A LOOK IN THE REAR VIEW

On any interstate in the late 1960s, Ford wagons were as common a sight as minivans and SUVs are today. They were large, safe, comfortable, spacious and very practical if you needed to transport 4×8 sheets of plywood home from the lumber yard.

The Country Squire was the top trim level available, paralleling the Galaxie 500 and LTD series of passenger cars. In 1966, Ford pioneered the “Magic Door” gate, which allowed the tailgate to function either as a traditional one that could be lowered flat or a door that swung outward for easier access to the interior. Engineers designed the gate through the use of a traditional stationary hinge on the right and a combination of hinges along the door’s left side, which carried the weight of the gate as it swung outward when used as a door.

For the 1966 model year, County Squires were equipped with a standard 240-cu.in. overhead-valve straight-six that produced 150hp. When a buyer ordered the six-cylinder engine, they received a $107 credit. It is unclear how many chose this route, but with the Country Squire clocking in at a hefty 4,049 pounds, it seems logical that not many took the credit. Reportedly, very few six-cylinder Country Squires exist.

The base transmission was a three-speed column-shift manual, but most Country Squire buyers opted for the three-speed C-4 Cruise-O-Matic automatic transmission. The stronger C-6 transmission came with the 265hp 390 V-8s. A three-speed manual transmission was required with the more powerful 315hp 390 V-8 engine, but at extra cost. A Motor Trendroad test from November 1966 claimed a four-speed manual could be ordered with the 390 and 428 V-8s.

WORD ON THE STREET

“Country Squires from the ’50s have a Happy Days vibe, while the overstyled 1970s leviathans are a perhaps not-so-happy trip back to the malaise era. The ’60s are the prime hunting ground, as those wagons are old enough to be cool yet modern enough to be freeway-worthy. The decade’s earlier cars exude more vintage character, with their wraparound rear quarter windows and giant bull’s-eye taillights. But we dig the rectangular cars from ’65 through ’68. Not only are they as squared-off as Johnny Unitas with a brush cut, they drive better than their earlier siblings – although that’s a pretty fine distinction when compared with today’s cars.”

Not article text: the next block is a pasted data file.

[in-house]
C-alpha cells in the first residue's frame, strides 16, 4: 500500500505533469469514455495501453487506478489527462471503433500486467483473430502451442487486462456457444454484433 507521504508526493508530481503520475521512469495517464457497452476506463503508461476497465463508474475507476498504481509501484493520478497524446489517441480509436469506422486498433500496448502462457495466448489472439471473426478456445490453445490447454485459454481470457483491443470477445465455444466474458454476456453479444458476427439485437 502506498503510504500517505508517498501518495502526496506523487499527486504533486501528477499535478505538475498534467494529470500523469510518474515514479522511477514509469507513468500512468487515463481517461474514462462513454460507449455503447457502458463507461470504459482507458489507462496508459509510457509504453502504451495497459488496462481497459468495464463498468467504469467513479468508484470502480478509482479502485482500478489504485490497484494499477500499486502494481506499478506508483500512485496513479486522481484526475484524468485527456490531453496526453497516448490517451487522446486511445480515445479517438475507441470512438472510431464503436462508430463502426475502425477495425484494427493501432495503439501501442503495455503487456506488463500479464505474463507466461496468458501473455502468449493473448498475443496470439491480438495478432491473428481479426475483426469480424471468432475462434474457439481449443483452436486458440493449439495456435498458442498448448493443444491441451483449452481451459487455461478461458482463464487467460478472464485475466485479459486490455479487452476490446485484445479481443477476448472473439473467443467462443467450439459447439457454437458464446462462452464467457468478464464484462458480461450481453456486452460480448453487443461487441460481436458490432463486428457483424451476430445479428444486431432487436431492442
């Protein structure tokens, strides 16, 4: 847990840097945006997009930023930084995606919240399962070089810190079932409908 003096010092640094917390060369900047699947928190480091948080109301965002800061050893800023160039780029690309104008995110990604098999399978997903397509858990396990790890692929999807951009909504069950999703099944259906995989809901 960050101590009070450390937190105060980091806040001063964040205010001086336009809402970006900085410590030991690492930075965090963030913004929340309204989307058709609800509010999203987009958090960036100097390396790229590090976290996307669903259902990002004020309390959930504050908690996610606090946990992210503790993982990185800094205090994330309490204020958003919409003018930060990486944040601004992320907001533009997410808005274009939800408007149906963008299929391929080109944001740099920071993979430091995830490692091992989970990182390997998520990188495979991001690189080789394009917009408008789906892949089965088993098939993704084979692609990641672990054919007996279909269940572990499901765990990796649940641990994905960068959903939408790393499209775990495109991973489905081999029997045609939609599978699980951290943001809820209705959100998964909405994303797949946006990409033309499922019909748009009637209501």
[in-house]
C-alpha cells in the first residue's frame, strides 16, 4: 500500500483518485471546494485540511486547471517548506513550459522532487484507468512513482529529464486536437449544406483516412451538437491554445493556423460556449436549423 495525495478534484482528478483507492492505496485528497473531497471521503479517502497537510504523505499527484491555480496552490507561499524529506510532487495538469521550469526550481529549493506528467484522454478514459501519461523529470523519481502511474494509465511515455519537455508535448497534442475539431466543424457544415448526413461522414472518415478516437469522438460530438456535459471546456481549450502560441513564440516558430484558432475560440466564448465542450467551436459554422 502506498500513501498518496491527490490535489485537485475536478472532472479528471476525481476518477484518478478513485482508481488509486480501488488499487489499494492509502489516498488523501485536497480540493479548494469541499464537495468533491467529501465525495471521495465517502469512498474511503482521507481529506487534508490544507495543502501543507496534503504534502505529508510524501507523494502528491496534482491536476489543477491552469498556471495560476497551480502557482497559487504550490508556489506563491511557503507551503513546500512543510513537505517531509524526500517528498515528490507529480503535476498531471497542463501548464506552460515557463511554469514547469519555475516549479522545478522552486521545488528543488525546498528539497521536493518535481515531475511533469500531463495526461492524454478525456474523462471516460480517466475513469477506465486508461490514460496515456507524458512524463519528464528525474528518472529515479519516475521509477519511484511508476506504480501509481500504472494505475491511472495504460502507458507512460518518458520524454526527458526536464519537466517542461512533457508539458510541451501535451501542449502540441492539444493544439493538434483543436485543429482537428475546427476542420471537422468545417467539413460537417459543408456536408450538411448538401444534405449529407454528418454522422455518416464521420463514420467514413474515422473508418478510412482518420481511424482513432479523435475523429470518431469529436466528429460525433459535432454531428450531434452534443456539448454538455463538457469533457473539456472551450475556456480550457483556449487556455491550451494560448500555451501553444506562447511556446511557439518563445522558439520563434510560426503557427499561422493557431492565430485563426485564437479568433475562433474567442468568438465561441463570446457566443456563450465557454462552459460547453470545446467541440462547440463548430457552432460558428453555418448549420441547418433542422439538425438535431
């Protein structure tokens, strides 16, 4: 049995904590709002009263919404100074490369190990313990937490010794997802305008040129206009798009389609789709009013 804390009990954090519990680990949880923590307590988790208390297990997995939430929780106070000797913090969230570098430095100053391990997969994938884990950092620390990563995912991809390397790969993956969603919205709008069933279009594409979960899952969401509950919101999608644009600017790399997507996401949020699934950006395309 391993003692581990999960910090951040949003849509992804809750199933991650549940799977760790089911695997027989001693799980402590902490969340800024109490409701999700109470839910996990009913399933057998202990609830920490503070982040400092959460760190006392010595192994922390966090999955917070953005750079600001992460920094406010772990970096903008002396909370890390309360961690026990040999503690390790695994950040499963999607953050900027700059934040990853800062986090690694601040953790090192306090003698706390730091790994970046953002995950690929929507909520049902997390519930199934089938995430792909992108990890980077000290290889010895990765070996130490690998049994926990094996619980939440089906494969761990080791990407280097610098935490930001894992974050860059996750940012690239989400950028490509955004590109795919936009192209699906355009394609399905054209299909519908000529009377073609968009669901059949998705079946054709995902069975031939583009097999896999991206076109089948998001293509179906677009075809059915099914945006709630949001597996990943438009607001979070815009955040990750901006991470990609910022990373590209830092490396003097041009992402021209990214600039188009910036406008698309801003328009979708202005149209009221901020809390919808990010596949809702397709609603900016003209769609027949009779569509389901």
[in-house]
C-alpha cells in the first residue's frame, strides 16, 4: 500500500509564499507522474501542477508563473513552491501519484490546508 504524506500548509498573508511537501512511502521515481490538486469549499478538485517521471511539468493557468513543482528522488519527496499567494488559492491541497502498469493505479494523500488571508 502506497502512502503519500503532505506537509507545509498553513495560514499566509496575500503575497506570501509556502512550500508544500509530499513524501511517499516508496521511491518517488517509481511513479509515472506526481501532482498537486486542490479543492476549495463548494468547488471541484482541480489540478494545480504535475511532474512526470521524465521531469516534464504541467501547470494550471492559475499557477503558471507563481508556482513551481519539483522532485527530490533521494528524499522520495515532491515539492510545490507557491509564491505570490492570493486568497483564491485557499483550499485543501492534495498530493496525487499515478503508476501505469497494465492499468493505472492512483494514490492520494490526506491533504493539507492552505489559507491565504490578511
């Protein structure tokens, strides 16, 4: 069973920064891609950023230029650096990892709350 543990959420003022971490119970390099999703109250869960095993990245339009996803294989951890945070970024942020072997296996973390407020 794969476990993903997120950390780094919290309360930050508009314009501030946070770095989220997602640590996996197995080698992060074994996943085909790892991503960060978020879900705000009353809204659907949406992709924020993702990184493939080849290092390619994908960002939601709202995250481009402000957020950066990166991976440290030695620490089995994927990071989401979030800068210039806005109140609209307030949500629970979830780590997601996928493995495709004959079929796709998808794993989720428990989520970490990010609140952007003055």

Unknown, Automobile Magazine

“Ford’s Country Squire nameplate had a very rich history. It was first used on the iconic woody wagons of the 50s, then escalated to the top of the range full size wagon models by the early 60s. In fact, this name is associated with some of the most luxurious and large vehicles offered in the 1960s-1970s. Classic design traits of the Country Squire helped it to stand out from LTD and Galaxy models such as the classic woodgrain sides, upgraded interior, more powerful engines, and usually luggage on the roof with loads of kids in the back. One trait that everyone certainly remembers about classic wagons are the third-row seats, or as many affectionately called them, “the way back”.”

Kieran Fannan, FordAddict.com

“Before the minivan came on the scene in 1984, soccer moms had a different way to get the little ones to practice on time. Moms and dads across America drove station wagons, which were, in essence, an extension of sedans with the same mechanicals. There likely isn’t a baby boomer alive that hasn’t ride in a station wagon at one time or another. These land yachts could carry up to 10 passengers, with plenty of room for all their luggage up on the roof rack. Unfortunately, the demise of the large station wagon as many of us know it began with the “aero” design of the 1990s, with the third row seat niche going to sport utility vehicles.”

George Mattar, Hemmings

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SIZES, PERFECT FOR